A doctor may recommend undergoing both main types of radiation therapy. The decision will depend on:

  • the type of cancer
  • the size of the tumor
  • the tumor's location, including the types of tissue nearby
  • the person's age and overall health
  • other treatments

Scientists continue to explore ways of improving radiation techniques to achieve more effective outcomes with the least possible risk.

The doctor will discuss radiation therapy and other options and help weigh the pros and cons. Before treatment starts, they will determine the right type and dosage of radiation.

A person receiving external beam radiation may undergo a CT or MRI scan before treatment. This is to pinpoint the exact location and size of the tumor. A doctor may make a permanent but small mark on the skin to ensure that the radiation therapist will target the beam correctly.

A person may need to wear a plaster cast or use a headrest or another device to ensure that they stay still during treatment. The first session may be a simulation, in which the team runs through the procedure.

Many people have five sessions per week for 3–9 weeks, but this depends on specific factors. Each session lasts for around 15 minutes. Radiation therapy is painless, but there will be damage to surrounding tissue. This is why the treatment occurs on only 5 days per week. The 2-day break allows for some healing.

A person who has internal radiation therapy may require an anesthetic before the doctor can implant the radioactive substance. Overall, several sessions and some time in the hospital may be necessary.

The details of the process depend on the type of radiation therapy and the type and location of the cancer.

Aftercare

After receiving external treatment, a person can go home and continue with their daily routine.

However, they may experience:

  • tiredness
  • sensitivity around the treatment site
  • emotional distress

To help manage these effects, it is important to:

  • get plenty of rest
  • eat healthfully
  • talk to friends and family about any side effects
  • follow instructions, which may involve skin care, from the treatment team
  • avoid spending time in the sun, due to a risk of photosensitivity

Also, monitor for adverse effects and tell the doctor if they occur. The doctor may recommend additional treatments aimed at relieving these.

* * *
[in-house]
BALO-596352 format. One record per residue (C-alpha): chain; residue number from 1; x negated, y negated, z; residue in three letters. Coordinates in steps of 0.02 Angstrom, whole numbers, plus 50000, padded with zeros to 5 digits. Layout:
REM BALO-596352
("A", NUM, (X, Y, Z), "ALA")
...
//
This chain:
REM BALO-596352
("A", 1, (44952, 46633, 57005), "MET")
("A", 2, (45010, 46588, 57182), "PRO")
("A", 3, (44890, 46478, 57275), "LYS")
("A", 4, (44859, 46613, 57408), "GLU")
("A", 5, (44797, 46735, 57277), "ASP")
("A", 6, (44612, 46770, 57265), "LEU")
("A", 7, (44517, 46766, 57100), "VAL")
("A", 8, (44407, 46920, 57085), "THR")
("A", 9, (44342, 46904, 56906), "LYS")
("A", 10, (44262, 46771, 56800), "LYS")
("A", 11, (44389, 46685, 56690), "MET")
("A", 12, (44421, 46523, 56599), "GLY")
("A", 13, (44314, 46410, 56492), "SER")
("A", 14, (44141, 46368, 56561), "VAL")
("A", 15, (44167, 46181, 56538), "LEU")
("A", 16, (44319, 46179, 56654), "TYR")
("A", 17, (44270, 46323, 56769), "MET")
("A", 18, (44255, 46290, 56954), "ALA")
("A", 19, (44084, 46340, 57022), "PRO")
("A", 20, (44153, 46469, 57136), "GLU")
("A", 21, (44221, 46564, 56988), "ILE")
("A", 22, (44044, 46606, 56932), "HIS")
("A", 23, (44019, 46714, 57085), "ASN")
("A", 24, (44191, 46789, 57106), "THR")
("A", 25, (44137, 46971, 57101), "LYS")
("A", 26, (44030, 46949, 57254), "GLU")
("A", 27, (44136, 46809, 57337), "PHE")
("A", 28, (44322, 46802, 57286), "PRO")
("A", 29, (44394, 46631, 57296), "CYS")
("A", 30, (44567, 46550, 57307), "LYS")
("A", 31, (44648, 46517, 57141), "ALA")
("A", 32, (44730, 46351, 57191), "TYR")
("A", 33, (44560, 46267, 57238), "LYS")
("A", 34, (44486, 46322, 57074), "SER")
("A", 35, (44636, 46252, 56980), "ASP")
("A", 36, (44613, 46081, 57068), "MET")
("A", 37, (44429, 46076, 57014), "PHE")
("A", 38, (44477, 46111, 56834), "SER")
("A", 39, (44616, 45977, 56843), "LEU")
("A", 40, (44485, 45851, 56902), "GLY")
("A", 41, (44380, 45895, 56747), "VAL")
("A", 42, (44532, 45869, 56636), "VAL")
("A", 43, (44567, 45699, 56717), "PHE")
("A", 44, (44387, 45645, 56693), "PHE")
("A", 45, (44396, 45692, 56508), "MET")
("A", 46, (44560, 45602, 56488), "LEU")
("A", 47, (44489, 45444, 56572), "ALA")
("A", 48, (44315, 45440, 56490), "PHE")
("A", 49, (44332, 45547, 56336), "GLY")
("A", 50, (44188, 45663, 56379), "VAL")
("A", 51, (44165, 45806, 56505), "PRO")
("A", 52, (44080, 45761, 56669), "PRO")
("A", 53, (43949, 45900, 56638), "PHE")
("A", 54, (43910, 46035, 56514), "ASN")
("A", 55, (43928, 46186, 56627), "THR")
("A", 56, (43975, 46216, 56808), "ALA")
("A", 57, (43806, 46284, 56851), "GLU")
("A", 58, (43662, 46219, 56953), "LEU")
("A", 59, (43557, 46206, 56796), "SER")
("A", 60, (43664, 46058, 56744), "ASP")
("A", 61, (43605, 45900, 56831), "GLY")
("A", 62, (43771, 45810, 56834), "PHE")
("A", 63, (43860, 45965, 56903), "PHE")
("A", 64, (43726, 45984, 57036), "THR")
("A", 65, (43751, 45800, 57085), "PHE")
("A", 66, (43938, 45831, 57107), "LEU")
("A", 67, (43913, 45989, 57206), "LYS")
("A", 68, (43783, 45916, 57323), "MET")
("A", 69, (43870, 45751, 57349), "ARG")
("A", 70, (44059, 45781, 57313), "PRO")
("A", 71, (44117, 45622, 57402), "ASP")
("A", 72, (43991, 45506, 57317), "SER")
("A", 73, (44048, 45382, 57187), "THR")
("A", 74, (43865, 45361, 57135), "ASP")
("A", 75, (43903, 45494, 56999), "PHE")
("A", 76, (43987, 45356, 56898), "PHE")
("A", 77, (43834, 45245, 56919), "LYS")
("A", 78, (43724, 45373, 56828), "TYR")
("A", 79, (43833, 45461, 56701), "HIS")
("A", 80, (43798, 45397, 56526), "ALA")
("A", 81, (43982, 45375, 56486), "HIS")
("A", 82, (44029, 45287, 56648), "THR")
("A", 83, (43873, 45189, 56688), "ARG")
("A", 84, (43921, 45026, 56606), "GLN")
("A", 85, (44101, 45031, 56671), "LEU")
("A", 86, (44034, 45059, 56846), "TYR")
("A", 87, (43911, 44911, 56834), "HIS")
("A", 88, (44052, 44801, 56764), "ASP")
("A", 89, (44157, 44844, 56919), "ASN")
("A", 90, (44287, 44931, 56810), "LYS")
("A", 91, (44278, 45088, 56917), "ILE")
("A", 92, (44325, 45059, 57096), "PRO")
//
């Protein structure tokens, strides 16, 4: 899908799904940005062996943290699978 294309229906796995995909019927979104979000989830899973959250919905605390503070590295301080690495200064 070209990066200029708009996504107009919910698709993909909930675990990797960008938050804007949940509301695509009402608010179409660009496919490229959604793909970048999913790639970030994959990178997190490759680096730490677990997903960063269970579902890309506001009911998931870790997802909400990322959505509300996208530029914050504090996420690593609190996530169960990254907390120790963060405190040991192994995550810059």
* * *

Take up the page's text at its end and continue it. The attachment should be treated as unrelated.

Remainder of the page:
People may need to speak to their employers about adjusting work schedules or taking medical leave.

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A doctor may recommend radiation therapy to kill cancerous cells.

Radiation therapy can help shrink tumors and kill cancerous cells in the early stages.

This kind of treatment, in combination with other appropriate therapies, can cause cancer to go into remission. In many cases, it does not come back again.

Radiation therapy can also help treat symptoms when cancer has spread widely. At this point, the radiation is part of palliative care, which aims to relieve a person's symptoms and improve their quality of life. It may also extend a person's life, in some cases.

Palliative radiation treatment usually involves lower doses and fewer treatment sessions than curative treatment.

In some people with bone cancer, for example, palliative radiation treatment can help stop painful tumors from developing.

Other ways that palliative radiation treatment can help include:

  • relieving pressure or a blockage by reducing tumor size
  • treating symptoms of brain cancer, such as headaches, nausea, and dizziness
  • reducing symptoms of lung cancer, such as chest pain and breathlessness
  • controlling ulcerating tumors, bleeding, and infections

In people with head and neck cancers, an obstruction in the superior vena cava can affect the return of blood to the heart. Radiation therapy can help relieve this.

Cancer is metastatic when it has spread to other parts of the body. Here, learn about metastatic breast cancer.

Some people feel anxiety and concern about radiation therapy. It has various uses in treating cancer, and it can help achieve complete remission, in some cases.

The National Cancer Institute (NCI) point out that radiation can be costly.

People with health insurance should speak with their provider about coverage. Also, some organizations provide financial support and other help to people who need treatment. The NCI provide a list of options.

Discuss any concerns with the doctor and ask as many questions as possible. Knowing what to expect can help.

Q:

Will my hair grow back after radiation therapy?

A:

Radiation therapy only causes hair loss at the site receiving the therapy. Hair loss may be temporary or permanent, depending on the site and the doses. Higher doses of radiation may be more likely to result in permanent hair loss.

Seunggu Han, MD Answers represent the opinions of our medical experts. All content is strictly informational and should not be considered medical advice.